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20th Century Automobiles That Changed Car History

Vukasin HerbezSeptember 11, 2019

Without a shadow of a doubt, the 20th century was the century of the automobile. No single contraption or patent has ever changed the face of the Earth more than the car. To list all the areas touched by the appearance of the motor vehicle would be impossible.

So here, we broke down 20 of the most influential cars. They managed to change history and steer mankind into a completely new direction during the 20th century.

Jeep Willys
  1. Jeep Willys

Off-road vehicles were born out of necessity, and the legendary Jeep Willys is the best example. They conceived it just before World War II as a light military vehicle. It was capable of going over any terrain and durable enough to withstand bullets, explosions, and harsh conditions. In fact, the Jeep Willys turned out to be one of the weapons that won the biggest war in history.

The production of the original Jeep started in 1942 as the U.S. entered the war. It ended in 1946 after they built more than 600,000, exporting them to all parts of the world. They also called it the Willys MB or Ford GPW. It was a simple machine, yet incredibly tough and dependable. It was powered by a diminutive 2.2-liter four-cylinder with 60 HP. Also, it had a simple four-wheel-drive layout, an innovative concept for the 1940s.

Despite being a military vehicle, the Jeep proved its worth after the war as a practical machine that owners could equip to do numerous things, from towing to plowing and even agricultural equipment. The unique concept of a rugged, compact and extremely capable off-road machine evolved to the Jeep brand. Soon, they became the biggest producer of off-road vehicles and SUVs and the Willys is a true legend.

Austin Mini

  1. Austin Mini

American car enthusiasts know the Mini for its 21st-century modern iteration by BMW after the German brand bought Rover in the ’90s. The story of the Mini dates back to 1959 and it is an interesting one. The original Mini they introduced in 1959 and sold until 2000 is the most important British car of the 20th century.

Although the British car industry is full of expensive and limited production models, the Mini proved to be the most influential, as well as a truly timeless car. The reason for such praise is that the Mini is a technological marvel and immensely capable little car. It motorized Great Britain and has effected every car maker since. When it first debuted in the late ’50s, the Mini featured an unusual concept of a transversely mounted engine with front-wheel drive.

That engine was something nobody had in those days. Fast forward 60 years and all front-wheel-drive compact cars in the world have the same layout as the Mini. Also, the Mini was the champion of usability since it was tiny from the outside but could seat five people on the inside. Even though it had just 34 HP from the factory, this little car managed to win some of the world’s most prestigious races like the Rally Monte Carlo thanks to its small weight, front-wheel drive agility, and precise handling.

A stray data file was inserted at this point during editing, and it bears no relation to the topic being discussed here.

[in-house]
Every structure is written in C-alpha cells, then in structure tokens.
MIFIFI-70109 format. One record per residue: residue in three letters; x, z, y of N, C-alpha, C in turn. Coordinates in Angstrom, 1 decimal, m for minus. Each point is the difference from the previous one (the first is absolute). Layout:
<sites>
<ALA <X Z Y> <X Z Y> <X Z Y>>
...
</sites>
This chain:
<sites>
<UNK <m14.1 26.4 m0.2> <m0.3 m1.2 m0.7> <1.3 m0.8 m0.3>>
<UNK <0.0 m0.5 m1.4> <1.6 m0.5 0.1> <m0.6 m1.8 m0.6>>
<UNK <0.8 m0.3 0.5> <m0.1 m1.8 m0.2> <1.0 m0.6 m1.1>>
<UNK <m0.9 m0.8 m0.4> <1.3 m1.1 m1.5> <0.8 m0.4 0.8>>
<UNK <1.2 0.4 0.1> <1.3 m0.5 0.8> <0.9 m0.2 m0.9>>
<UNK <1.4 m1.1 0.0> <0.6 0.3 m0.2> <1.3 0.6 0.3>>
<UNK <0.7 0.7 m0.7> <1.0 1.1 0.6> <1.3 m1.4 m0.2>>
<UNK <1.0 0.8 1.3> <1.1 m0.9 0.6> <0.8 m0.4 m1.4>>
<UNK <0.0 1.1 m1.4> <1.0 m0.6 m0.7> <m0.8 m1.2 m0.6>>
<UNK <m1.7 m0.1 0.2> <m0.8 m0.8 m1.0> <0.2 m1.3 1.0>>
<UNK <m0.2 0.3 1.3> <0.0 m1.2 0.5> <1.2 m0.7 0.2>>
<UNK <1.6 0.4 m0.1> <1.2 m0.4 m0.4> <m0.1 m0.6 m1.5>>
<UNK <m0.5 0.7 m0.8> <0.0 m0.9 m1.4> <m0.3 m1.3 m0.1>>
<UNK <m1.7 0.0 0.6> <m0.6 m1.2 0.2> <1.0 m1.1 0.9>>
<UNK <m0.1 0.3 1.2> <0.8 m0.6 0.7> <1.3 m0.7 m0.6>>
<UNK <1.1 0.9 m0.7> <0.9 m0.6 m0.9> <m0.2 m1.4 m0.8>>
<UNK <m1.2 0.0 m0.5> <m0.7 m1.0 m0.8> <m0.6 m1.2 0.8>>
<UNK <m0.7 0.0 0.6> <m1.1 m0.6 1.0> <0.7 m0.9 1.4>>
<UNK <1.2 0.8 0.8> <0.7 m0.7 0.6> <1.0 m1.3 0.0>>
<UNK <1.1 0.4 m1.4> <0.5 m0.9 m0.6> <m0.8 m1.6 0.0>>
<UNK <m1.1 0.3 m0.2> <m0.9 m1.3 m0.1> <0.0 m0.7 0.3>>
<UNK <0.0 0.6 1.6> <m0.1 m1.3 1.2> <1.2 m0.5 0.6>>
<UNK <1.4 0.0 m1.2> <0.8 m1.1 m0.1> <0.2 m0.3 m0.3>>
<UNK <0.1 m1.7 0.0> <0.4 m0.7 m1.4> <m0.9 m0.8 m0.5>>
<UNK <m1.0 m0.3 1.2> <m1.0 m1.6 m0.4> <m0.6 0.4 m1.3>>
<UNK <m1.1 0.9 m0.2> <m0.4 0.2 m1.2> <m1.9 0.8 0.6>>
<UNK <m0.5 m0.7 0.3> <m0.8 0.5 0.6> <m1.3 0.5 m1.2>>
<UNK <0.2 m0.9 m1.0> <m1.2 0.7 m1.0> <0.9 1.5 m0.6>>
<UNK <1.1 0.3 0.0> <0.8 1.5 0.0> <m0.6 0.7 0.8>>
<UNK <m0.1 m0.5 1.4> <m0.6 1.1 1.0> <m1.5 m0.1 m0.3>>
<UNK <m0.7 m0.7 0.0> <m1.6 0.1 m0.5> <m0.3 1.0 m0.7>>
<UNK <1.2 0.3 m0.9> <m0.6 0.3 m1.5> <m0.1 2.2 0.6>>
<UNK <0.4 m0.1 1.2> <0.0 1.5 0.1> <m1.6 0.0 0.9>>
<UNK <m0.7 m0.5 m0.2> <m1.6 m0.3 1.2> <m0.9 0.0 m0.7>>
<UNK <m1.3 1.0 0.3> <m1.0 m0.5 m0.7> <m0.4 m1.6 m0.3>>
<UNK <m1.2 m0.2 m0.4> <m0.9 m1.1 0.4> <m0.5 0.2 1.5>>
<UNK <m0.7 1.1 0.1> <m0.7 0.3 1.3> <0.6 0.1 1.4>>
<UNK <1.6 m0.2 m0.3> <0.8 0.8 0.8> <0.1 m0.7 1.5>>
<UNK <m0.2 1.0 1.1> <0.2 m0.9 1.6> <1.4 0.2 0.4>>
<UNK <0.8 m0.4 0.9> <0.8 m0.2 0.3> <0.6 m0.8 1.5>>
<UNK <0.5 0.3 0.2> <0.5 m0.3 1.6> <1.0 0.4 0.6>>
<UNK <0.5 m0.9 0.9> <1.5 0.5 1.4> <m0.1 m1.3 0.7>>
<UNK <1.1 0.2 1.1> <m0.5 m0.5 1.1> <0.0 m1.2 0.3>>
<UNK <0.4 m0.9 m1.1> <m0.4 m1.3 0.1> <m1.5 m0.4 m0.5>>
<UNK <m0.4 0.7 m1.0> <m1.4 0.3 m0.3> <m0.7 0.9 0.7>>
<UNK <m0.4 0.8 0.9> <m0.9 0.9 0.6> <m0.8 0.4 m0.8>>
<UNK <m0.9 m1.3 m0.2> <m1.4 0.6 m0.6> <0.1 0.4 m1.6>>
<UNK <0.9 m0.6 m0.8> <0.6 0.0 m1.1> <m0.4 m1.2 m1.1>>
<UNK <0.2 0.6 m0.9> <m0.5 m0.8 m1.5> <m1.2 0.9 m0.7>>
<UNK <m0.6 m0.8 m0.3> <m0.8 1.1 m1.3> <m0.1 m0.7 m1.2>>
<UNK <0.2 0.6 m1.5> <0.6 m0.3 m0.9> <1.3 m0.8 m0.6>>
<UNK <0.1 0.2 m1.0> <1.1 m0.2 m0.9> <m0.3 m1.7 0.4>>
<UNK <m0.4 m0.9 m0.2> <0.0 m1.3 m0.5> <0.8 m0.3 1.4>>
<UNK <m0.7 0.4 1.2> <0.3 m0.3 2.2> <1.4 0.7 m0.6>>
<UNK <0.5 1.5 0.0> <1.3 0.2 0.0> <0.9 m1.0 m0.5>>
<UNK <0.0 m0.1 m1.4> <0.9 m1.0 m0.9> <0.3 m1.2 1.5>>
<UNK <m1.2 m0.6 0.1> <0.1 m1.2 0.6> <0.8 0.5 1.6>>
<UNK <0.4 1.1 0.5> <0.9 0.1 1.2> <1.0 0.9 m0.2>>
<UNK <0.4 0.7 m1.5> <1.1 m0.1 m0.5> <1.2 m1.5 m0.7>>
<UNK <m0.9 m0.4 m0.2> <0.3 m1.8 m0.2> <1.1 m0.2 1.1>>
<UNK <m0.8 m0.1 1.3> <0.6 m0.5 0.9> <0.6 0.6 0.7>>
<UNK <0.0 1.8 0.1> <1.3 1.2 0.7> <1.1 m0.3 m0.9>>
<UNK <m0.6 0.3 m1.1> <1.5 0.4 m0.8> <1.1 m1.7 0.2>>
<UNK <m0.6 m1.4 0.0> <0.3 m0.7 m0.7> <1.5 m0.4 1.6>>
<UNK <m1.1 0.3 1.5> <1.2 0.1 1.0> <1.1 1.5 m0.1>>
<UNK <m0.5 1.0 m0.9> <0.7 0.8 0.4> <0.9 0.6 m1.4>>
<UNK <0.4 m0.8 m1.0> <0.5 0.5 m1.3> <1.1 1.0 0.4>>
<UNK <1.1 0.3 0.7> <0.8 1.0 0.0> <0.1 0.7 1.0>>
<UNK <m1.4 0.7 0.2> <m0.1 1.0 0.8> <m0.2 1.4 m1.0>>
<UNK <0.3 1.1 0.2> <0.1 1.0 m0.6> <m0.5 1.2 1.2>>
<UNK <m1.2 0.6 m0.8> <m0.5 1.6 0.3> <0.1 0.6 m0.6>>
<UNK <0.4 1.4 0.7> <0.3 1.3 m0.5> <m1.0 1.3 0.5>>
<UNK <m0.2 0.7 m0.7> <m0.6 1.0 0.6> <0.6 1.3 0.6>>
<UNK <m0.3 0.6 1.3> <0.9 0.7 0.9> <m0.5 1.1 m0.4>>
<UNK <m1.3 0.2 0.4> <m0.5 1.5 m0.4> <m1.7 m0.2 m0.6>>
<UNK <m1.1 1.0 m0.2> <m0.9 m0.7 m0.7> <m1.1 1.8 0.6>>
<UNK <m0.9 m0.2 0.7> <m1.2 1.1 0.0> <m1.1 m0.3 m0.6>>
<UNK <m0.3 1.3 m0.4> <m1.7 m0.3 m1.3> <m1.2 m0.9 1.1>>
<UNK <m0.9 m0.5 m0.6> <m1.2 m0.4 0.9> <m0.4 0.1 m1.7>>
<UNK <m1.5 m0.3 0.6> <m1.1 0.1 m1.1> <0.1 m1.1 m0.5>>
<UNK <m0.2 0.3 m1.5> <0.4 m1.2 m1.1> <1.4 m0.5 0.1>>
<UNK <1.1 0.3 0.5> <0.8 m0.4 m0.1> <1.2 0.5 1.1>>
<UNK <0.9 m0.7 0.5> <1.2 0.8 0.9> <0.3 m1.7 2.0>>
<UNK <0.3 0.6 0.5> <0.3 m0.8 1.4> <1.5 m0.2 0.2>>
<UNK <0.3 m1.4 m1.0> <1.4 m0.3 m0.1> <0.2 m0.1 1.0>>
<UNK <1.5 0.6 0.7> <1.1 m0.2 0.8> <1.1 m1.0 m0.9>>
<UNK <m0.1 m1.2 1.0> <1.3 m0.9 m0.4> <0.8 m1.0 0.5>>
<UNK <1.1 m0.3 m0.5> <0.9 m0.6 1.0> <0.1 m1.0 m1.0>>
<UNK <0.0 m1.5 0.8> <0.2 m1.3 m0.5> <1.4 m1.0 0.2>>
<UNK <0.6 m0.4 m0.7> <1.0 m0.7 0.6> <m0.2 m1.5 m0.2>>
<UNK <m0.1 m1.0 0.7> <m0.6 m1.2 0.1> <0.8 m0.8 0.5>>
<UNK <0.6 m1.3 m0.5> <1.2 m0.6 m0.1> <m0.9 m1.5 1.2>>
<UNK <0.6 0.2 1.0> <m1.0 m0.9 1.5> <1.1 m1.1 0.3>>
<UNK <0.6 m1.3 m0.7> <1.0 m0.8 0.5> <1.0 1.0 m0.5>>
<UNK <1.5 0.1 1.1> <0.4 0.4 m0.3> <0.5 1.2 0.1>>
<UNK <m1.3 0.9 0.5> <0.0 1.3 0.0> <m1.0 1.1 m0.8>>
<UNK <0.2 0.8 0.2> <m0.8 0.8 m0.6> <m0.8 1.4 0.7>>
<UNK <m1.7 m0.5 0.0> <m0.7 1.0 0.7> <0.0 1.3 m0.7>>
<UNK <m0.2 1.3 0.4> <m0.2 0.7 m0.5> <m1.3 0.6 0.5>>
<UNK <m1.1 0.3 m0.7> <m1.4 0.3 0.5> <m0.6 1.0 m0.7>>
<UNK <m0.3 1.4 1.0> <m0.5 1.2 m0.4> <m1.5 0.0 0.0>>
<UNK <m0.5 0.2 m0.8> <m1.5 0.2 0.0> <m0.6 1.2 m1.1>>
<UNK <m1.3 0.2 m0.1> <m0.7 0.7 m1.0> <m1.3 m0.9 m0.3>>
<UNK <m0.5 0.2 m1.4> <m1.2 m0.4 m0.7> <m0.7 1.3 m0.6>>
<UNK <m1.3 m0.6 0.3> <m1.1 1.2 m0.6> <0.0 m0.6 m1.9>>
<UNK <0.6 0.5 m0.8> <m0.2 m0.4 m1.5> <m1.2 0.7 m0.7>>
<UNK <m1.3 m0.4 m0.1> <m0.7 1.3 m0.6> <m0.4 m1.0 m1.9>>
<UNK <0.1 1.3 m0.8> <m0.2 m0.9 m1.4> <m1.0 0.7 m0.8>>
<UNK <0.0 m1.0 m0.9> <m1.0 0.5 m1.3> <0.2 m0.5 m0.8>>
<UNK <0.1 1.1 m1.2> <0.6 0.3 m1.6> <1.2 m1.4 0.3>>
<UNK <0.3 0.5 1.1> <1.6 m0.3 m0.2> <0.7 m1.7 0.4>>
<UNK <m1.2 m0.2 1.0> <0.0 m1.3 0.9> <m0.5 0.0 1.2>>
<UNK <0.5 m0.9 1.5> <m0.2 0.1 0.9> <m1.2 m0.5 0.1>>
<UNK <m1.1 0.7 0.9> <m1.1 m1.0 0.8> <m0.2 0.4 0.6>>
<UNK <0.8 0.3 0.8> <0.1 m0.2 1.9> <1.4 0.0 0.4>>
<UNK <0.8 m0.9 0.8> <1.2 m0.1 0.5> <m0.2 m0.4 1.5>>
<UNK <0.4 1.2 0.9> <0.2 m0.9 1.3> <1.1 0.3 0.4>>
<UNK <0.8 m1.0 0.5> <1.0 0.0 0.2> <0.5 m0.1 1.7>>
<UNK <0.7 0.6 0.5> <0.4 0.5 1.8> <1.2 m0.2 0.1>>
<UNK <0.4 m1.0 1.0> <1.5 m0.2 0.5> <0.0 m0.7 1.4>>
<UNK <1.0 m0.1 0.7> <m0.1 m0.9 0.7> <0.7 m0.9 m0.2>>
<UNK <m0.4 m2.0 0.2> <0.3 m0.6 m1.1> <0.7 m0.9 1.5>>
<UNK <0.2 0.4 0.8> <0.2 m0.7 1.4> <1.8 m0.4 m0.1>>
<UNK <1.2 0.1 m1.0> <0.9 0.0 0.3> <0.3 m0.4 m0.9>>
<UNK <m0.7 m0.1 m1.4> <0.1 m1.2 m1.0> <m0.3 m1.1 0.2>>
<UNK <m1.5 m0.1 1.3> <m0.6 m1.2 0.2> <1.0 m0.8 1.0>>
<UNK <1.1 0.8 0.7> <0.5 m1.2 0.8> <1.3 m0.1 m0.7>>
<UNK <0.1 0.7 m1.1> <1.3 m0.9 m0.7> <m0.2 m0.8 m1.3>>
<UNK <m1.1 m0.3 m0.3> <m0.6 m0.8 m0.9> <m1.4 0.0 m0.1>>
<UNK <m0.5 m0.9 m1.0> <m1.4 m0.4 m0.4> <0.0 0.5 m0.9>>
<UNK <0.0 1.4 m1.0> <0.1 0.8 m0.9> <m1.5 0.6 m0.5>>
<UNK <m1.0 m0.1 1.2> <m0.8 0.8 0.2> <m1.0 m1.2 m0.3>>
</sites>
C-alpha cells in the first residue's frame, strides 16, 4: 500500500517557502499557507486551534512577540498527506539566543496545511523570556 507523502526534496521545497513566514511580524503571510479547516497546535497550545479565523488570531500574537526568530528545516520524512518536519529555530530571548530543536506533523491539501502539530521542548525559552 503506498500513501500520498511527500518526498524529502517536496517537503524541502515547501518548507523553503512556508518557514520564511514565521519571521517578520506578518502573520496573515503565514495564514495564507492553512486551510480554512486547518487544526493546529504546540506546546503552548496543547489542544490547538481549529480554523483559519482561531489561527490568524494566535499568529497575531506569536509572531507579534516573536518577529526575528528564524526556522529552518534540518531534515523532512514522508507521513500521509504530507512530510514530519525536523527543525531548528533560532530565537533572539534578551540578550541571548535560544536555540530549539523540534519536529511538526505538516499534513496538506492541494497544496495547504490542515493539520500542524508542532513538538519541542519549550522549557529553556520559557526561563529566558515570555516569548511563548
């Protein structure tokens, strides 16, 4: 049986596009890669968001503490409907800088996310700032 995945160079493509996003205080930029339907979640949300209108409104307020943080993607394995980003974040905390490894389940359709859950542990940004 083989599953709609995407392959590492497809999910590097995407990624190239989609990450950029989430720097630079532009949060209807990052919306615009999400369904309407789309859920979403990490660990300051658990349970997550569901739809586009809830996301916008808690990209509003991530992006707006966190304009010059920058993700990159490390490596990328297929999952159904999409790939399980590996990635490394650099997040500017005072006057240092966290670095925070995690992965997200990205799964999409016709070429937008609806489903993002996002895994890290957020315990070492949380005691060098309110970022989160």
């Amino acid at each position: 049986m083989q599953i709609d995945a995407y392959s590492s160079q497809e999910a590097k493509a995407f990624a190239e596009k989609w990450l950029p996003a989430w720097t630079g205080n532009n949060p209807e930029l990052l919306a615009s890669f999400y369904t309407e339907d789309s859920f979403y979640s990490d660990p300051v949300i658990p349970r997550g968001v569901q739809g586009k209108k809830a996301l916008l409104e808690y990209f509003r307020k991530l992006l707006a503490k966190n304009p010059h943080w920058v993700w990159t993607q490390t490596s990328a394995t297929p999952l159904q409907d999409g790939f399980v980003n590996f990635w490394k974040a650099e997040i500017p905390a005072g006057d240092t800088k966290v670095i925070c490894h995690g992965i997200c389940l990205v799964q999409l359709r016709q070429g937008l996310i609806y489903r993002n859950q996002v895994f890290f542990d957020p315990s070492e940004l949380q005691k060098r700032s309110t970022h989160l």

Ford Model T

  1. Ford Model T

There are not enough words to describe the importance of the Ford Model T in automotive history and car culture. This was the car that singlehandedly created the car world in 1908. The Model T was the first truly mass-produced automobile with Ford building over 15 million until 1927.

This car motorized the world and laid the foundation for the modern car industry with assembly plants in foreign countries and other continents. Also, the Ford Model T was the first car they produced in numerous versions. Ford designed it to easily transform into a truck, agricultural machine or even into a military vehicle. This car launched the Ford Motor Company and at one time, it was the biggest car manufacturer in the world.

The Model T spawned numerous models that copied the concept. When the Model T debuted in 1908, the world was still using horse-drawn carriages. But by the time Ford discontinued it in 1927, the automobile age had successfully started.

Chevrolet Corvette Stingray

  1. Chevrolet Corvette Stingray

In 1963, just 10 years after the introduction of the original Corvette, Chevrolet presented the second generation. Since the Corvette was now an established sports car contender and a halo car for GM, lots of effort and money went into research and development of the second generation. With a new platform, independent rear suspension, engines, and most importantly, a stunning new body, the 1963 Corvette was one of the best-looking cars of the ’60s.